The vapor phase kinetics of pyridine hydrogenation over a commercial fresh hydrocracking catalyst were studied in a continuous-flow fixed-bed reactor and the feasibility of this reaction as a probe for characterizing the catalyst was examined. Kinetic experiments at total pressures of 13.01 to 13.48 atm, temperatures of 312 to 334°C, and initial pyridine partial pressures of 0.116 to 0.483 atm indicated that pyridine hydrogenation to piperidine was the predominant reaction and that the reaction rate was first order in pyridine. The feasibility of piperidine hydrogenolysis as a probe for characterizing dual-functional catalysts was also examined and the reaction and deactivation kinetics of this system were studied in the above reactor operating at integral conversions. The kinetic studies were conducted at total pressures of 15.86 to 16.14 atm, temperatures ranging from 281 to 321°C, and initial concentrations of piperidine from 4.03 to 11.84 × 10-3 mol/liter. Product distributions revealed that the predominant reactions were only those converting piperidine to other nitrogen-containing compounds. Both the metallic and acidic catalyst functions were active simultaneously in the conversion reactions and both were deactivated under conditions of the experiments. To offset catalyst deactivation effects, the conversion data were extrapolated to zero time on stream. The kinetic parameters were determined using a reaction-deactivation model based on separable kinetics. The reaction rate data were best fit to Langmuir-Hinshelwood type expressions proposing two different catalytic sites for hydrogen and nitrogen compound adsorption.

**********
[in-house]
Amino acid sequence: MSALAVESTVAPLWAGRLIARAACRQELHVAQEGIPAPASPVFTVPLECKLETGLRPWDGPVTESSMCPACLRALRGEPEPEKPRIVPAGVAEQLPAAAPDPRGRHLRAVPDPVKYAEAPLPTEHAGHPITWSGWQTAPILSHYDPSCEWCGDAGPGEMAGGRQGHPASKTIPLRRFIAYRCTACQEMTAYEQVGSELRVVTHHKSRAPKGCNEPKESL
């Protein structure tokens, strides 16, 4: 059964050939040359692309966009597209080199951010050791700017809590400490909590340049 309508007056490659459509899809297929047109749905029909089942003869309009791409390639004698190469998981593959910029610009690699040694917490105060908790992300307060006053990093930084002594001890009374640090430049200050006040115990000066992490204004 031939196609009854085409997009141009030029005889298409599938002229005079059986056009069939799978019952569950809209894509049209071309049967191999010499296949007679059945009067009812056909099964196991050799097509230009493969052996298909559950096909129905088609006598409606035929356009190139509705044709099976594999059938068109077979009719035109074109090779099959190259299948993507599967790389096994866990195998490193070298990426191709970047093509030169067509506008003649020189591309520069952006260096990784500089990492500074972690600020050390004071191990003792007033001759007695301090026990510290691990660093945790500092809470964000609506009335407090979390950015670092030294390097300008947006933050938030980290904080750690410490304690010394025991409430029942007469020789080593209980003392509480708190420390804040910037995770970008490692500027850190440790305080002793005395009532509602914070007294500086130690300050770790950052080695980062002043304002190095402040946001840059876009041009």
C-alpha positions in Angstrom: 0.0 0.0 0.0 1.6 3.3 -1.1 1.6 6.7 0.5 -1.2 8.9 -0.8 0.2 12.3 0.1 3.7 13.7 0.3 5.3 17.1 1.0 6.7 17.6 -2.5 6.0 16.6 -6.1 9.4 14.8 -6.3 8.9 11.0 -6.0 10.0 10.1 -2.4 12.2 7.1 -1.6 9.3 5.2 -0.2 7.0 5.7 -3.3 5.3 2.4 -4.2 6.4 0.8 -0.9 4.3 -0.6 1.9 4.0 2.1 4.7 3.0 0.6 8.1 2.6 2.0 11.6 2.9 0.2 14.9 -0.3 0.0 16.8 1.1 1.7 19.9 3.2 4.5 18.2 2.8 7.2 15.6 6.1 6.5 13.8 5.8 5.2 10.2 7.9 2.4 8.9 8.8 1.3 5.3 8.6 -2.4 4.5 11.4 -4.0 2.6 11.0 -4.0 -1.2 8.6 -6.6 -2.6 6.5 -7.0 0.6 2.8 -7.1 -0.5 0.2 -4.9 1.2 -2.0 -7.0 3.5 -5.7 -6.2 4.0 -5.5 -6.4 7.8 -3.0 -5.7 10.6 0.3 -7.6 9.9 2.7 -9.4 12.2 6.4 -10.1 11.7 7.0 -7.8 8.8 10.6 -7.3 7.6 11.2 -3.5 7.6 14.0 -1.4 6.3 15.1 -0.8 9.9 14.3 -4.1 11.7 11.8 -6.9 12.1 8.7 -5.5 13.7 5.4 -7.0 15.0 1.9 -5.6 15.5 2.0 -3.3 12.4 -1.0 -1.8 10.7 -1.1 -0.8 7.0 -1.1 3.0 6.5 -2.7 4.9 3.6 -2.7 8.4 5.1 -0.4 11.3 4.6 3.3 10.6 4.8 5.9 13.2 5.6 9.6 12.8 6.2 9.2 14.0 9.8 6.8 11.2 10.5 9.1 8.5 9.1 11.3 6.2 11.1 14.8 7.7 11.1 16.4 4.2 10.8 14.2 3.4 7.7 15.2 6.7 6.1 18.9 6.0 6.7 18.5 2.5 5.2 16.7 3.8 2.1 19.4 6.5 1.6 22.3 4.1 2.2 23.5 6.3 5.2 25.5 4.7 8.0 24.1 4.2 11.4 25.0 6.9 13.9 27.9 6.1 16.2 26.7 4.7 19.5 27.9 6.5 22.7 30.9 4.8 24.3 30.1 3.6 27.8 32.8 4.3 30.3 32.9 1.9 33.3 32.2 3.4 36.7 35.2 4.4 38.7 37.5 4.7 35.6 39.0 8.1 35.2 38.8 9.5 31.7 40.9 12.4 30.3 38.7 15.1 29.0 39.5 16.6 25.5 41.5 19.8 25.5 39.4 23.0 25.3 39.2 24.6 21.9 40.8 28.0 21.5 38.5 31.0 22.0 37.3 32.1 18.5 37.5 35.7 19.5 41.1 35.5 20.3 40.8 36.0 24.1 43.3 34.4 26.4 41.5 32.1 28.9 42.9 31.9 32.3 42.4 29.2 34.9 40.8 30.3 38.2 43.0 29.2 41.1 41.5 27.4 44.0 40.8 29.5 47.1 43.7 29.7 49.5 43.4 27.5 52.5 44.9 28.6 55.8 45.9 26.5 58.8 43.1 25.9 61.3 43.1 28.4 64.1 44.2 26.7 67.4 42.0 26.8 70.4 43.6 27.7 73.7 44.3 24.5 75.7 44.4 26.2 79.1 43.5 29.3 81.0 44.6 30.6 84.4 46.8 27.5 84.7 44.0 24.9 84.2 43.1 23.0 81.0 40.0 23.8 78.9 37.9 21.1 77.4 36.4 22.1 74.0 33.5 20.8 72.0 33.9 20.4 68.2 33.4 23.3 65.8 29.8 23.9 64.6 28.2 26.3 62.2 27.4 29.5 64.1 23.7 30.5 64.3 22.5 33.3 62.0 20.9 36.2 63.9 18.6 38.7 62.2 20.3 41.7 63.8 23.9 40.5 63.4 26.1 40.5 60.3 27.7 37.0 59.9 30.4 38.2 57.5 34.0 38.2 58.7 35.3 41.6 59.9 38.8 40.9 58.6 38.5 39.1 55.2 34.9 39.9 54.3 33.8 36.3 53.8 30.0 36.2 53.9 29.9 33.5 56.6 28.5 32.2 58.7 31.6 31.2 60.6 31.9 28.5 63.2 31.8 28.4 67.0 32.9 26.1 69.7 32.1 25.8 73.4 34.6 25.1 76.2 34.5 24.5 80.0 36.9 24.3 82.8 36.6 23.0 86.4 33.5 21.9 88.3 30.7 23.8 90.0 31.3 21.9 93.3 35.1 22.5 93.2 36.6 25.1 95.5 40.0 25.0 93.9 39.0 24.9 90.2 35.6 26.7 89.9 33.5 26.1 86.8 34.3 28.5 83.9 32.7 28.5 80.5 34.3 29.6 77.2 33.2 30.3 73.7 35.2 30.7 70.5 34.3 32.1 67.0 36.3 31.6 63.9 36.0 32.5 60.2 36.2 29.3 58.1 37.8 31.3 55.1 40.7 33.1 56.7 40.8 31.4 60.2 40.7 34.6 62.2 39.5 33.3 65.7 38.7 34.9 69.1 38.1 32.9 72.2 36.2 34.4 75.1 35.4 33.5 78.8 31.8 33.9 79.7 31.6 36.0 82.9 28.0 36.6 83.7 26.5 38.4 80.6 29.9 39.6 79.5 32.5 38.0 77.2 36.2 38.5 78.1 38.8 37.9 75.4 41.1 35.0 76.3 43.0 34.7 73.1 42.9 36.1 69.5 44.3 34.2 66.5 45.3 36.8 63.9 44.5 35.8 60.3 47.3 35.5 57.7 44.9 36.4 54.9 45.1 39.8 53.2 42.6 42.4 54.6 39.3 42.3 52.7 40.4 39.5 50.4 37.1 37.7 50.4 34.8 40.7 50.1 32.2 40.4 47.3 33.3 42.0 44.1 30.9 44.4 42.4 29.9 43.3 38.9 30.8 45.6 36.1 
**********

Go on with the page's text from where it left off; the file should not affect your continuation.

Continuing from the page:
ASJC Scopus subject areas
- Physical and Theoretical Chemistry